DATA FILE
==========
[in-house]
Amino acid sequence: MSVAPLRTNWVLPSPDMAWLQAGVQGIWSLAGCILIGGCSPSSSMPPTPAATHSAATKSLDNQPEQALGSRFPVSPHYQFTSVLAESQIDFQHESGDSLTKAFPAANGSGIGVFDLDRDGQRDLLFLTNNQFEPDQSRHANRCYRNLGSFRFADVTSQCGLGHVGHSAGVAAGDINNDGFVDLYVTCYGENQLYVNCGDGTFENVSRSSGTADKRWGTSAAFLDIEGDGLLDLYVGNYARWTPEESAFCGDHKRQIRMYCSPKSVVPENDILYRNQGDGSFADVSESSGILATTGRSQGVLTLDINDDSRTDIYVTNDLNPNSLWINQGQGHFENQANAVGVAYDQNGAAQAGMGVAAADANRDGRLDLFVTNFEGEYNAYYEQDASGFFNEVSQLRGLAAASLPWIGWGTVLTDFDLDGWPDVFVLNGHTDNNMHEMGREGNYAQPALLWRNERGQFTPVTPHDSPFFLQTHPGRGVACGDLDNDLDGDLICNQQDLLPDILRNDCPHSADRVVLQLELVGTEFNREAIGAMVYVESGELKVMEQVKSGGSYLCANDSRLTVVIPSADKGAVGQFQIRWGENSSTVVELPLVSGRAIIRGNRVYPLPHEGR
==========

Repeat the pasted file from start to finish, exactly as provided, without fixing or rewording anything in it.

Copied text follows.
[in-house]
Amino acid sequence: MSVAPLRTNWVLPSPDMAWLQAGVQGIWSLAGCILIGGCSPSSSMPPTPAATHSAATKSLDNQPEQALGSRFPVSPHYQFTSVLAESQIDFQHESGDSLTKAFPAANGSGIGVFDLDRDGQRDLLFLTNNQFEPDQSRHANRCYRNLGSFRFADVTSQCGLGHVGHSAGVAAGDINNDGFVDLYVTCYGENQLYVNCGDGTFENVSRSSGTADKRWGTSAAFLDIEGDGLLDLYVGNYARWTPEESAFCGDHKRQIRMYCSPKSVVPENDILYRNQGDGSFADVSESSGILATTGRSQGVLTLDINDDSRTDIYVTNDLNPNSLWINQGQGHFENQANAVGVAYDQNGAAQAGMGVAAADANRDGRLDLFVTNFEGEYNAYYEQDASGFFNEVSQLRGLAAASLPWIGWGTVLTDFDLDGWPDVFVLNGHTDNNMHEMGREGNYAQPALLWRNERGQFTPVTPHDSPFFLQTHPGRGVACGDLDNDLDGDLICNQQDLLPDILRNDCPHSADRVVLQLELVGTEFNREAIGAMVYVESGELKVMEQVKSGGSYLCANDSRLTVVIPSADKGAVGQFQIRWGENSSTVVELPLVSGRAIIRGNRVYPLPHEGR